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Quicken for Mac after all

Intuit will make a new Macintosh version of its financial software after saying just last month that it was halting development.

Intuit said it will make a new version of Quicken for Macintosh available in 1999, after saying just last month that it was halting development of the popular financial planning software.

Intuit recommitted to support and development of its Quicken products for Macintosh "after being disclosed on Apple's upcoming consumer products and strategies," the company said.

Although Apple and Intuit did not comment on what those products might be, Apple is reportedly working on an all-in-one computer that will sell for around $1,000. Apple's re-entry into the consumer market by the fourth quarter of this year may hold the promise of enough sales to make another version of Quicken a financial win for Intuit.


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After the initial Intuit decision, acting chief executive Steve Jobs said at an Apple shareholder meeting that Apple "stumbled" by not getting "in Intuit's face" enough to prevent an important developer from dropping its Mac software product. Apple's misstep was particularly embarrassing because William Campbell, Intuit's CEO and president, is an Apple board member.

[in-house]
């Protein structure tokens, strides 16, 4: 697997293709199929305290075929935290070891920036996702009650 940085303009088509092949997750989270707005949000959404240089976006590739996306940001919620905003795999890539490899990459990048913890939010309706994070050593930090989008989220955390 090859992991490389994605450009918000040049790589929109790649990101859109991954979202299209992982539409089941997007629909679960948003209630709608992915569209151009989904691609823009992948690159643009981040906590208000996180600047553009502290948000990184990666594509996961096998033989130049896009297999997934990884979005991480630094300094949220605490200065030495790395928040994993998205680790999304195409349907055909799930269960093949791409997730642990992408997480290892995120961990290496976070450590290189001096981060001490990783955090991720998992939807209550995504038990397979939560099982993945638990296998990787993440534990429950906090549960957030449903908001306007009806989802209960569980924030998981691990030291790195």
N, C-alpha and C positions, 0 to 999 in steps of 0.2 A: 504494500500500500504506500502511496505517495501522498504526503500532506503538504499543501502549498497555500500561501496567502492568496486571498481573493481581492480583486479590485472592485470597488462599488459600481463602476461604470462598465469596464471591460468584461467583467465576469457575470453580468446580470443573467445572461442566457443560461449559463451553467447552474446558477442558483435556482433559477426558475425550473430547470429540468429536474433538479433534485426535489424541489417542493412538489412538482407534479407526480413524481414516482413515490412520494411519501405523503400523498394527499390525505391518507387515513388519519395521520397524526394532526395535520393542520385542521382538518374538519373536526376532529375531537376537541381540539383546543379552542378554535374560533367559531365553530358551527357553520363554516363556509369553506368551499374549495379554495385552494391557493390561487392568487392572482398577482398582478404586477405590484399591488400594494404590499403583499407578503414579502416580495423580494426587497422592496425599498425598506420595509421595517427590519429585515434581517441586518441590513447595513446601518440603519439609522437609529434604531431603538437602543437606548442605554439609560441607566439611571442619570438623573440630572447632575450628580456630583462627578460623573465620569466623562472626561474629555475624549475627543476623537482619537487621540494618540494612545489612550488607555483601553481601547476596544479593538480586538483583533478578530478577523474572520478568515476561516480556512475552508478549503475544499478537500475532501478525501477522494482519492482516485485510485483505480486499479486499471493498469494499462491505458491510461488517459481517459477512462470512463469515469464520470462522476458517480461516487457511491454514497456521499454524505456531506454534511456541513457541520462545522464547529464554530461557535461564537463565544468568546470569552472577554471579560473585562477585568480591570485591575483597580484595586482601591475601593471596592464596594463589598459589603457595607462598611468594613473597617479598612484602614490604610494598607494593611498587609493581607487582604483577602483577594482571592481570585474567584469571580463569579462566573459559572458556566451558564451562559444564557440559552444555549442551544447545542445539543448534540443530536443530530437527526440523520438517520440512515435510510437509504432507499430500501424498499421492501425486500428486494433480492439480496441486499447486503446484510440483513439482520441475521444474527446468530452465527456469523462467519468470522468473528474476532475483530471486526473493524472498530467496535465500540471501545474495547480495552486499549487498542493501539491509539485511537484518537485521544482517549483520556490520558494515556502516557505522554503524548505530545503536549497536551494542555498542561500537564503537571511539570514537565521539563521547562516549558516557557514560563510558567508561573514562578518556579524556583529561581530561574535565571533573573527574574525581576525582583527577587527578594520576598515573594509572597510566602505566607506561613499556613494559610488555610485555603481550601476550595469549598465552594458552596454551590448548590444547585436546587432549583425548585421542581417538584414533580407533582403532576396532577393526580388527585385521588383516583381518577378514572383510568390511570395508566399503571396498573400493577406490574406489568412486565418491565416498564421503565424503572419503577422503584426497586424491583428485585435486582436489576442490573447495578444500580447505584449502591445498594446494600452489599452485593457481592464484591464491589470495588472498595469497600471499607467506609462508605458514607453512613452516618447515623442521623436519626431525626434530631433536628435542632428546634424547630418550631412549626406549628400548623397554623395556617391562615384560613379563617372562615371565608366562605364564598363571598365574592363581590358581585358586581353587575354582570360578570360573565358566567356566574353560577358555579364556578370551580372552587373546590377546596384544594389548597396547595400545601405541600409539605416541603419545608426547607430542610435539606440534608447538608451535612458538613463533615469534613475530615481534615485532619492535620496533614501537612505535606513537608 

"[Last year] we decided that the fall version would not be released. Come April, we had to announce to our plans to customers and financial institutions, and at the same time, we were just beginning to get briefed on Apple's plans [for the consumer market]," explained Mark Goines, senior vice president of Intuit's consumer division. "Only in the last couple of weeks have they confirmed what they were doing."

Goines said that the company reevaluates products after each introduction and that decisions about producing a version of Quicken beyond 1999 will be made at that time.

Whatever the future holds for the software on the Mac platform, "It's very clear that the Internet will be a big part of what we deliver to users of all computers," Goins said.

The two companies also said they will explore the development of new Web-based personal finance applications for Macintosh users, a project which may be tied to a set-top "media player" sources say Apple is developing.

Intuit has lately been focusing more on Web-based applications that are not tied to any single kind of computer. Along these lines, Intuit is involved in deals to develop Internet software for next-generation digital set-top boxes with cable giant Tele-Communications Incorporated.